Wednesday, September 25, 2019

Perhaps the cinnamon shop was the only mystery left in this world

We'll just pause the second crash for a moment to go back and think about the old woman who crashed into the big van earlier on. She's crashed into a van, she's waved away some ladies in white coats, but what no one knows, other than us, is that this is the last day of her life. And yet she's not going to play a bigger role in this novel than that, she's just going to float in the water, just like the novel's only little log. All she does is wave off some ladies n white coats and then: disappears from the story, which is quite symbolic, really, given that the day we meet her, this day, is the day that she dies. So what about this old lady? What about this old lady's entire life? What about the fact that she's taught French grammar at the University of Bergen ever since she got her degree, that she likes coffee with brown sugar, that she doesn't have children, that she's sharper than most people and that her specialty is the French imparfait tense, which can be translated as the "past continuous," and that she'll shortly have a fatal heart attack in a parking lot, possibly triggered by the stress of crashing into another car, and thus, forever, pass into the passé simple, the "simple past" tense? And what about what she was doing early this morning, not knowing that it would be the last time she's do it, those little, everyday things, like drying herself with a hand towel? What about the fact that the old lady, as she walked to her car to drive into town and find a lot that was slightly out of the way, which was where she was heading when she turned onto the road and hit a reversing van, what about the fact that she was thinking about something she'd dreamed during the night, something very strange: that she was at home in Ørsta and that is was December and dark and there was snow everywhere. And that she walked down the small pedestrian street with shops on either side, and everything was closed and there were Christmas stars in all the windows and plastic spruce garlands with yellow and red lights strung between the shops on either side. And these crisscrossed the street with their yellow and red lights as far as the eye could see, and she passed a shop she'd never noticed before, a small green storefront squeezed between the other stores, with a sign that said CINNAMON SHOP. And she went over to the window and looked in and saw that it was true, there was cinnamon everywhere. Cinnamon in small glass bottles in the window, cinnamon in small glass bottles and small paper bags on the shelves behind the counter. Cinnamon in kilo bags. Loose-weight cinnamon under the glass counter. How, she thought, does a shop like this survive? Don't people buy cinnamon in the supermarket? Where they can buy whatever else they might need, cookies, coffee, and bread, she thought in her dream as she stood in front of the window. How much cinnamon would you need in different forms and weights to make you go to the cinnamon shop to buy it? This is what the old lady was pondering, very much awake now as she headed to her car for her last drive in this life. What does one say, she wondered as she pulled her car keys out of her pocket, when one goes into a cinnamon shop? I'd like some cinnamon, please? Isn't that obvious? Or should you say: Do you have any cinnamon? Not, that would make a mockery of the cinnamon shop. The person standing behind the counter would give you a look that clearly said: Idiot. This is a cinnamon shop: of course we have cinnamon! Perhaps, for that reason, it was a silent shop, where there was no need to say anything other than please and thank you, which could be alternated, depending on which transaction was being made (handing over money) (handing over cinnamon) (accepting money) (accepting cinnamon)? The old woman didn't know, but she thought about the feeling she'd had in her dream as she walked away from the cinnamon shop that stood alone in the middle of the pedestrian street, in the December dark one evening in a dream, after closing time, with Christmas stars shining in every direction, and the cinnamon shop's green wooden facade gently illuminated by all the stars: perhaps the cinnamon shop was the only mystery left in this world, and thank goodness for that, thank goodness for the cinnamon shop, thank goodness that it was there, squeezed in between the multitude of other consumer stores, and only sold the one thing, cinnamon, and was so baffling, so utterly baffling, and yet at the same time totally banal and simple and obvious in its existence.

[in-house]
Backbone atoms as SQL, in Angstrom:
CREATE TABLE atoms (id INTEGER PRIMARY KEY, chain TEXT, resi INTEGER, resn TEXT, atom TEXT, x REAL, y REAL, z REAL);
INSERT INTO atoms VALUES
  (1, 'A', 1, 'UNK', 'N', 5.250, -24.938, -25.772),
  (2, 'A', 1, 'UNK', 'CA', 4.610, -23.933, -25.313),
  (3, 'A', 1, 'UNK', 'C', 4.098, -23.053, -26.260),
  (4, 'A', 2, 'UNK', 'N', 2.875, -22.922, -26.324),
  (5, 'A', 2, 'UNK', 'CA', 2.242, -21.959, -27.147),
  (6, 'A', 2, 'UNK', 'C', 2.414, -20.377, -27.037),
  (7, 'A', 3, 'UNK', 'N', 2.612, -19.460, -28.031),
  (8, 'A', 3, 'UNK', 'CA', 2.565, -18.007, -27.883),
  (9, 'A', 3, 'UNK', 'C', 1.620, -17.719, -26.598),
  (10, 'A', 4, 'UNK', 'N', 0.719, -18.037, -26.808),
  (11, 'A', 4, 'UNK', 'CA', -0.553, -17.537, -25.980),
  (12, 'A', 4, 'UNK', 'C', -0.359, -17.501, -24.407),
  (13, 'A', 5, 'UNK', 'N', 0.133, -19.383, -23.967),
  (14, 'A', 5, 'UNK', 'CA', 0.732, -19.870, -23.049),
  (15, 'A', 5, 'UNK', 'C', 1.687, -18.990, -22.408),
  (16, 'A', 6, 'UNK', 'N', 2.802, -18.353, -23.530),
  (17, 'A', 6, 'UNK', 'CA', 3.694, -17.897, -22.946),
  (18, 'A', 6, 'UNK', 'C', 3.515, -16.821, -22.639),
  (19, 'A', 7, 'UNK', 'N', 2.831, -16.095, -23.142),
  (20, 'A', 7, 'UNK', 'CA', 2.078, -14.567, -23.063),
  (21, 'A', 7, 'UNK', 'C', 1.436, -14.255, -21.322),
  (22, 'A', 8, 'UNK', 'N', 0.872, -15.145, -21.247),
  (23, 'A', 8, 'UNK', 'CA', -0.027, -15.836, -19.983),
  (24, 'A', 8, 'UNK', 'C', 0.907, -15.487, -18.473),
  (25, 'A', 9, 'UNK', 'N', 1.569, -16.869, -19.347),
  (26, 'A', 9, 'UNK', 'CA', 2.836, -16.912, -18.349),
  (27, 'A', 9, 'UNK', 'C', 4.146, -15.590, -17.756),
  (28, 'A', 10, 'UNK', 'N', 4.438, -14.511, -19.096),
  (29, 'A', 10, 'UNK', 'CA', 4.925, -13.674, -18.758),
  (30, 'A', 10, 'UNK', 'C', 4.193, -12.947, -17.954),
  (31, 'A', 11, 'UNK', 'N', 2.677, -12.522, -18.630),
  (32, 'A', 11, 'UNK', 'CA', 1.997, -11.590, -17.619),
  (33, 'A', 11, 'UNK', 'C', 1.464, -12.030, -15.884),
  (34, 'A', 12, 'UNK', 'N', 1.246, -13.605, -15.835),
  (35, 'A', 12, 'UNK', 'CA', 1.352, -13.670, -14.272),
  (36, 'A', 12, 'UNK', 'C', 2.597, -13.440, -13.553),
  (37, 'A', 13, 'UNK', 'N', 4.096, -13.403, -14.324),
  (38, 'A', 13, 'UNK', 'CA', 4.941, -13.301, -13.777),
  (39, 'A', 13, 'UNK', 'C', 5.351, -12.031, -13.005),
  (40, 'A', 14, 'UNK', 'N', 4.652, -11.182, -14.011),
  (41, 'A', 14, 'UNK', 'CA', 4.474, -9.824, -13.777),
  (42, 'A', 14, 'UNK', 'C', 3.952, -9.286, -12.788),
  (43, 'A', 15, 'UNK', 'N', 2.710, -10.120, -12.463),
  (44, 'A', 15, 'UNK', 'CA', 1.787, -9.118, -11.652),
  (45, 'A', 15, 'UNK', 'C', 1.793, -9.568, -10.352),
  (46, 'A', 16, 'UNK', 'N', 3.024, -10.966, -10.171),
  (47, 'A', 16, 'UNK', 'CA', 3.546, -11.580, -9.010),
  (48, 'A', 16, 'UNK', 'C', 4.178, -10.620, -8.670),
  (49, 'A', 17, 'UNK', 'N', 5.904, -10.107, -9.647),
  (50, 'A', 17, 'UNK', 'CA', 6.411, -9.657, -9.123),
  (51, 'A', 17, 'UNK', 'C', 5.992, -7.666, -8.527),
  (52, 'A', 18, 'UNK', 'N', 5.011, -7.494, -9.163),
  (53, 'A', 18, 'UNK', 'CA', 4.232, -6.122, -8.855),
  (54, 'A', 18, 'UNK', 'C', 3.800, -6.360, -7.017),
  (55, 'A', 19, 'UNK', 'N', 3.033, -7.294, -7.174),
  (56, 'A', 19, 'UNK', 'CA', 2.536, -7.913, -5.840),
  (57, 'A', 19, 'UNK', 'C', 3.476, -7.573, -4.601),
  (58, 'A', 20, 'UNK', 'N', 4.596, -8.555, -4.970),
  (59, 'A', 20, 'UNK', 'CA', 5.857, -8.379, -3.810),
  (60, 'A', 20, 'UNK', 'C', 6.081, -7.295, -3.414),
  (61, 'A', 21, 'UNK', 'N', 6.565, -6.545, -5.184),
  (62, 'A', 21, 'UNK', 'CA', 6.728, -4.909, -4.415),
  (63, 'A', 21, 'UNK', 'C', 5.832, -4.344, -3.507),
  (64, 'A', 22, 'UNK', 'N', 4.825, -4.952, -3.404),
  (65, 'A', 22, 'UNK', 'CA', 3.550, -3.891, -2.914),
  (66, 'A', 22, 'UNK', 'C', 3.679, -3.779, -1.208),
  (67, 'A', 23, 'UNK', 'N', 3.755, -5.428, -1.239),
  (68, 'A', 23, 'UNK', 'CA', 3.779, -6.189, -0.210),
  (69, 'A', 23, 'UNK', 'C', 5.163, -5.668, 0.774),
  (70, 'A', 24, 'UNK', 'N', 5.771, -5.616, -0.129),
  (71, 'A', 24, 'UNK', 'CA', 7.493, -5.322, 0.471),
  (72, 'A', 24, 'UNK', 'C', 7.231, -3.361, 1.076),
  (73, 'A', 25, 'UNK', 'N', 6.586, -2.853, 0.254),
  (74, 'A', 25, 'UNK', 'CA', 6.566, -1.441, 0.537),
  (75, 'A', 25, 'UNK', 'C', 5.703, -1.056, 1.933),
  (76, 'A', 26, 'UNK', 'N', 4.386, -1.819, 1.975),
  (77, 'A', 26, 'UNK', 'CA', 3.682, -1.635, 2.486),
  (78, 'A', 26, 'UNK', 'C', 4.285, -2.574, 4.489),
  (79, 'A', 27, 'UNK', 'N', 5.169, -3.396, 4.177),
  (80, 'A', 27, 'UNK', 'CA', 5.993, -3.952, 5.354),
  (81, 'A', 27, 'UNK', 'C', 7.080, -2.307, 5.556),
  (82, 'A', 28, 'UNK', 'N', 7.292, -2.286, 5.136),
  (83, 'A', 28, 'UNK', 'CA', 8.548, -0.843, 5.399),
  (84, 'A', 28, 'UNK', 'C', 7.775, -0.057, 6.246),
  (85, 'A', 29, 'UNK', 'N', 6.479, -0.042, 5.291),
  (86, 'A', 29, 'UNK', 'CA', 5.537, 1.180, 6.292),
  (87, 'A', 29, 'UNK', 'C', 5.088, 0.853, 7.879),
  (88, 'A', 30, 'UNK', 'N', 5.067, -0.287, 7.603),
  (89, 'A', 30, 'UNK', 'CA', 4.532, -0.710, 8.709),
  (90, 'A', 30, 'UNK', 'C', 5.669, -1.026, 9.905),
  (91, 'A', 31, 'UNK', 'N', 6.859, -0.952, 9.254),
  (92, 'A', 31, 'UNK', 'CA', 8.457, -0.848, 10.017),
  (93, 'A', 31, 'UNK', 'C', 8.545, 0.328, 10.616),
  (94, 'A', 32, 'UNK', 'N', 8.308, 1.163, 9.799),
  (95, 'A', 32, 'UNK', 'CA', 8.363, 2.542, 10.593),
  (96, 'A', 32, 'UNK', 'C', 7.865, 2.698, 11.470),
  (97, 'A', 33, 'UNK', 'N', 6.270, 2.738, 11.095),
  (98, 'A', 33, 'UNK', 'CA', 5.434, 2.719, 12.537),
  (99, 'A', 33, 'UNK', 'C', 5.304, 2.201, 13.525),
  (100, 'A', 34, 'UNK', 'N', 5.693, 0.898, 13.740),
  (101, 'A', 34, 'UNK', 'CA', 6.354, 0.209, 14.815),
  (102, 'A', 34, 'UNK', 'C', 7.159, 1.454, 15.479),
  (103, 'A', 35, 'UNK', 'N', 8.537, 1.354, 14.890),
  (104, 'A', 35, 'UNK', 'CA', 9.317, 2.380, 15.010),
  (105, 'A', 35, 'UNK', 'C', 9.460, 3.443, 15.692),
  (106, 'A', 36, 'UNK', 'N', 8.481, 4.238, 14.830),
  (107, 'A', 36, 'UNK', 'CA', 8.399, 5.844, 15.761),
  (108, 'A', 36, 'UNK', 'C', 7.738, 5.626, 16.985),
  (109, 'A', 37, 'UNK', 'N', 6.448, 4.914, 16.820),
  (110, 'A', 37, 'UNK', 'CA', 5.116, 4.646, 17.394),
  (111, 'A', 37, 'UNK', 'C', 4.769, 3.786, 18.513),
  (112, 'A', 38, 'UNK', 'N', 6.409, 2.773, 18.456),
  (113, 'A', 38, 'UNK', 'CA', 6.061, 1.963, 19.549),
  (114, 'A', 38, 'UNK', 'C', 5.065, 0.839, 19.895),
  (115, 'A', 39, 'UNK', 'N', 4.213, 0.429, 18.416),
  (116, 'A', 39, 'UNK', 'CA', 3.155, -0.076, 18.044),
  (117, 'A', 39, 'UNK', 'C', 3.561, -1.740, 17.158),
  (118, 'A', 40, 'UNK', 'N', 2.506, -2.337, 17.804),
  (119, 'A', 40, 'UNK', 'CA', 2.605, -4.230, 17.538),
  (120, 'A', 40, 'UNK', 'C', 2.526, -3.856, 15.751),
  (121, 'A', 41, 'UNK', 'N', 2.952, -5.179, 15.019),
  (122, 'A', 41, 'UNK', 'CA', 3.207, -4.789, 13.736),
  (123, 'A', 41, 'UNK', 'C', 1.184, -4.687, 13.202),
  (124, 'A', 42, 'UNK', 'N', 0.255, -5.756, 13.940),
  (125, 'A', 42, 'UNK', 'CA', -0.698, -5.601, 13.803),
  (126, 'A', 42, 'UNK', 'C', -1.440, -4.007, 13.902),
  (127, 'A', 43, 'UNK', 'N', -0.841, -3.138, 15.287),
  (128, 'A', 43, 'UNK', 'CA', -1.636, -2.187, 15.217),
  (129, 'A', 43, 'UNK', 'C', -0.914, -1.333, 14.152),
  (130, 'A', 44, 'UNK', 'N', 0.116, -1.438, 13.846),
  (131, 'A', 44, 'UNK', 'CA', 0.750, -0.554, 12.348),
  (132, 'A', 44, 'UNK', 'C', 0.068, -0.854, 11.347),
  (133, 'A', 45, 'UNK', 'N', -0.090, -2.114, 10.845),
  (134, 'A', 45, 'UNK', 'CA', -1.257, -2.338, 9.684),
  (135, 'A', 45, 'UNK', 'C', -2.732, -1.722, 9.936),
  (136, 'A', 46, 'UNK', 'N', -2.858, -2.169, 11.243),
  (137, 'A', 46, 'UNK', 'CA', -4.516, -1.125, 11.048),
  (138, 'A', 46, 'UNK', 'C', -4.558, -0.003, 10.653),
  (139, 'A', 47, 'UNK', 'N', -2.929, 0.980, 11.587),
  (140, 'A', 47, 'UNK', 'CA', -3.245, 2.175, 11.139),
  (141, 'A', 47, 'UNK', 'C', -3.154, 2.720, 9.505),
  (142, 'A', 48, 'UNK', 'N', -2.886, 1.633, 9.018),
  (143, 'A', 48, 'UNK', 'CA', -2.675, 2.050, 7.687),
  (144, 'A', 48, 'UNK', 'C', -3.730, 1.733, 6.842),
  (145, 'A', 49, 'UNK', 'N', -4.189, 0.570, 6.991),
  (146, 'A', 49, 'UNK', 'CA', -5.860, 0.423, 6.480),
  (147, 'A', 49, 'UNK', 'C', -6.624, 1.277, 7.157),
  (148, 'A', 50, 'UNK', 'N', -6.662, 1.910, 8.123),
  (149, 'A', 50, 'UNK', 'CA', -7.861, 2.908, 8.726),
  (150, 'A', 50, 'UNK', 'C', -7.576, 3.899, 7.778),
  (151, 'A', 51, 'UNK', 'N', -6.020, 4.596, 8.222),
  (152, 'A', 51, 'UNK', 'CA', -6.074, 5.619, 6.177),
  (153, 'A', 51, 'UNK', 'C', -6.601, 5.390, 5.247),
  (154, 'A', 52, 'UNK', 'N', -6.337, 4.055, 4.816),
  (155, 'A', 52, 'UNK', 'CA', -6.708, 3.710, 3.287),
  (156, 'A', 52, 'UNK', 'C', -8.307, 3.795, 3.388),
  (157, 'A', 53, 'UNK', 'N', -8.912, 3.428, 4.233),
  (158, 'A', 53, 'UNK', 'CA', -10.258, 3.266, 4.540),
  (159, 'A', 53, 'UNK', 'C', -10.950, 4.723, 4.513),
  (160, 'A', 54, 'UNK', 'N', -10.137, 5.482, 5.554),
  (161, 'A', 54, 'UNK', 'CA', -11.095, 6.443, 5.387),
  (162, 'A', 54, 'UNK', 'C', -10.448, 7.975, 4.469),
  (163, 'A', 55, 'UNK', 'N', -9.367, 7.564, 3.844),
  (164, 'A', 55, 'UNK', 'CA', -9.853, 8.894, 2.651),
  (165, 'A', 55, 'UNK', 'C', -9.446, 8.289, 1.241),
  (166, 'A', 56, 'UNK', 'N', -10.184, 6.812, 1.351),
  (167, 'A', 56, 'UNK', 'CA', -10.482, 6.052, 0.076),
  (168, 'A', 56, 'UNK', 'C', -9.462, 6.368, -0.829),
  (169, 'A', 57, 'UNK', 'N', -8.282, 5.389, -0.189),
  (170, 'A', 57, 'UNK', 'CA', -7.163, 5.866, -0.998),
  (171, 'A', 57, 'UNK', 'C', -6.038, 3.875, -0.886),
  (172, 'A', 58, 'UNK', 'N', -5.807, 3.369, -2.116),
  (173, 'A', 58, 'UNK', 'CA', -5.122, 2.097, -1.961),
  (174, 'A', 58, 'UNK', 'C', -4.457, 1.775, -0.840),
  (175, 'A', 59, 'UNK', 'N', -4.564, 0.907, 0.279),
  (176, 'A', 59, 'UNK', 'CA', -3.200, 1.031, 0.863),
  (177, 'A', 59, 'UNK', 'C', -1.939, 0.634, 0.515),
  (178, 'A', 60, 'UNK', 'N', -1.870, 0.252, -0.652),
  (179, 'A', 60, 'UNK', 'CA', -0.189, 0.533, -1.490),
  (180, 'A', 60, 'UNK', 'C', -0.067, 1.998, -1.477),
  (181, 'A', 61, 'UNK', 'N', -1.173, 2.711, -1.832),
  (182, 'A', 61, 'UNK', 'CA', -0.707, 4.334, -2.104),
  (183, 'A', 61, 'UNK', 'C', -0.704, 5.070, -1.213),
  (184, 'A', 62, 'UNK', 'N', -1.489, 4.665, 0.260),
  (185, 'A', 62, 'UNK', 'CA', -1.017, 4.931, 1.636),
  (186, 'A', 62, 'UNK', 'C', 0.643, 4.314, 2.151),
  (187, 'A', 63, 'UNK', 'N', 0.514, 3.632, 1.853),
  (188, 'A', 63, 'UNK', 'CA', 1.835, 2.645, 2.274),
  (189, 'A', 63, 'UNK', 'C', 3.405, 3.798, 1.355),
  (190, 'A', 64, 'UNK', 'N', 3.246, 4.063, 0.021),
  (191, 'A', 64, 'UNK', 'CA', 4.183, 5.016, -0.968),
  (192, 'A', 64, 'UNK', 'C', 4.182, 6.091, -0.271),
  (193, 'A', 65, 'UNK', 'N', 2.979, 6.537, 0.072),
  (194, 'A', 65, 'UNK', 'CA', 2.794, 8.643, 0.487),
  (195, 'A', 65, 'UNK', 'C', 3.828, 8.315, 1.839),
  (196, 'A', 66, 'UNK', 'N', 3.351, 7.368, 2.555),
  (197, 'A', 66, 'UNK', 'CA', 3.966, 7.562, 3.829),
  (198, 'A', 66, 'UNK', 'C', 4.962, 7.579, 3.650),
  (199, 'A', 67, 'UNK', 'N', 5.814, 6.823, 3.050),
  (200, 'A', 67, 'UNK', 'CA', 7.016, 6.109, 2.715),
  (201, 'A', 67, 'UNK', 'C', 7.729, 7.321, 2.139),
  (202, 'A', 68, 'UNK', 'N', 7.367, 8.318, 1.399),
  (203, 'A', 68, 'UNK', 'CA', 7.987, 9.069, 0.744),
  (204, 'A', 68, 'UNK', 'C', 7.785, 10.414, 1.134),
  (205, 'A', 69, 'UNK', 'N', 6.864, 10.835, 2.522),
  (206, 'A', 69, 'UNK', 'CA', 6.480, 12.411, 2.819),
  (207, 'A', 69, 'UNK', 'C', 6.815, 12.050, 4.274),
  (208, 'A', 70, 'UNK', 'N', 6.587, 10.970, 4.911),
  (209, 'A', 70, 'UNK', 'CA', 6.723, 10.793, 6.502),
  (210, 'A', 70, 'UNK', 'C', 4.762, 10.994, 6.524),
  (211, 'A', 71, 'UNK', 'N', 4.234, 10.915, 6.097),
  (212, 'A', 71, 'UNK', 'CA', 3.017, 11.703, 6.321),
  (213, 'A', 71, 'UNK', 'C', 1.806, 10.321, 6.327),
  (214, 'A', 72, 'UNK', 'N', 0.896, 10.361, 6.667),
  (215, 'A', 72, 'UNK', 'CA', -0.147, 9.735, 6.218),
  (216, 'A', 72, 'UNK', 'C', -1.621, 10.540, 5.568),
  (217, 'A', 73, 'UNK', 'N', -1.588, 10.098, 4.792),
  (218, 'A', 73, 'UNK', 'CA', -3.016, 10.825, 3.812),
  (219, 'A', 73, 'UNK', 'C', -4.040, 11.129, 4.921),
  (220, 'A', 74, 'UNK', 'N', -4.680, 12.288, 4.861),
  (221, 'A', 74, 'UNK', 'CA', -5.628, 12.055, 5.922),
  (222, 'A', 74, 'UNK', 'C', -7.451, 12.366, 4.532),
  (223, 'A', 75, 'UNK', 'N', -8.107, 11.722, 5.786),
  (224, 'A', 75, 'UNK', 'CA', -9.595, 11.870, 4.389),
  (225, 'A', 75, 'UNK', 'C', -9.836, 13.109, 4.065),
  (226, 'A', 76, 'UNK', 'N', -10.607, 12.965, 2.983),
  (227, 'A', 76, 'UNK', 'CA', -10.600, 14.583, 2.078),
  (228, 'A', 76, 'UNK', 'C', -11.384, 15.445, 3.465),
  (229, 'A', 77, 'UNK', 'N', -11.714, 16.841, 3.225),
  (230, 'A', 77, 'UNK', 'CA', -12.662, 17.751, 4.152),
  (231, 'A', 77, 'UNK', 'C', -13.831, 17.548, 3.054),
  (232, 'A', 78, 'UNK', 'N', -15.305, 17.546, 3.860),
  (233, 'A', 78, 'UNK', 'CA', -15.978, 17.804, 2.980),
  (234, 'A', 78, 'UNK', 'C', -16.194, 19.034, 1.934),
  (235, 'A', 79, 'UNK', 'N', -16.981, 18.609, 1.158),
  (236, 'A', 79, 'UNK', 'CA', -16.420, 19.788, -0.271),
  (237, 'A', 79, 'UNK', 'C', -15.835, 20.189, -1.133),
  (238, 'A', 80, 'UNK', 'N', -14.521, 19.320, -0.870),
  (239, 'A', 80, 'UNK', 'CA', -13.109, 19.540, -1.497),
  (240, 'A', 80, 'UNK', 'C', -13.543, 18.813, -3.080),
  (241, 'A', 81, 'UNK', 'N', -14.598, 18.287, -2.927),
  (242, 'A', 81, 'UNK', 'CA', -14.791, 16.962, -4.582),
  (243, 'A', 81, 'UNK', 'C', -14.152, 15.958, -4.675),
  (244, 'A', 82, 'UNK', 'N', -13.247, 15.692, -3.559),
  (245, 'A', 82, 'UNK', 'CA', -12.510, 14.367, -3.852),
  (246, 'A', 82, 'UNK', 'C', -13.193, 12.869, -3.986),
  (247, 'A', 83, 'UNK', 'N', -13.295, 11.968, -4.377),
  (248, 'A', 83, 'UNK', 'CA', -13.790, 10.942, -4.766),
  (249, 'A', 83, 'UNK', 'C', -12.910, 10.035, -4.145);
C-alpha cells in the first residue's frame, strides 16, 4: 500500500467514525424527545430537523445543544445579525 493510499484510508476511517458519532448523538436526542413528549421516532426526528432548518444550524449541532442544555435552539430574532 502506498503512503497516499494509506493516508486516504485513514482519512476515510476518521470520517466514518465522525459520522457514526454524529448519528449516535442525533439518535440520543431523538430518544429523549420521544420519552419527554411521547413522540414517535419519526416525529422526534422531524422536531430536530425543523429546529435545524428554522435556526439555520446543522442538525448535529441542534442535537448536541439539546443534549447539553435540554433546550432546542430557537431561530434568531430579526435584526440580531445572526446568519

Yes, what about that? What about the fact that the old lady was thinking about all this before she died? And, taking a wider perspective, what about the role that such dreams play when you're going to die? What kind of existence could one say they'd had? They've existed, because they've been in someone's head. But they've never been shared with anyone else. They've existed, they were vibrant and vivid in their existence. What happens to the dreams on's had when one forgets them the minute after one's woken? What happens to the dreams one's had and never told to anyone because one dies before one gets the chance? Did they fly out of her, did she forget? Did they fly out of her like small butterflies when her heart crashed, when all that remained of her was a dream about an absurd cinnamon shop, something invisible that disappeared out of her body, along with herself? Sadly, we will never know the answer to these questions.
— from Wait, Blink, by Gunnhild Øyehaug

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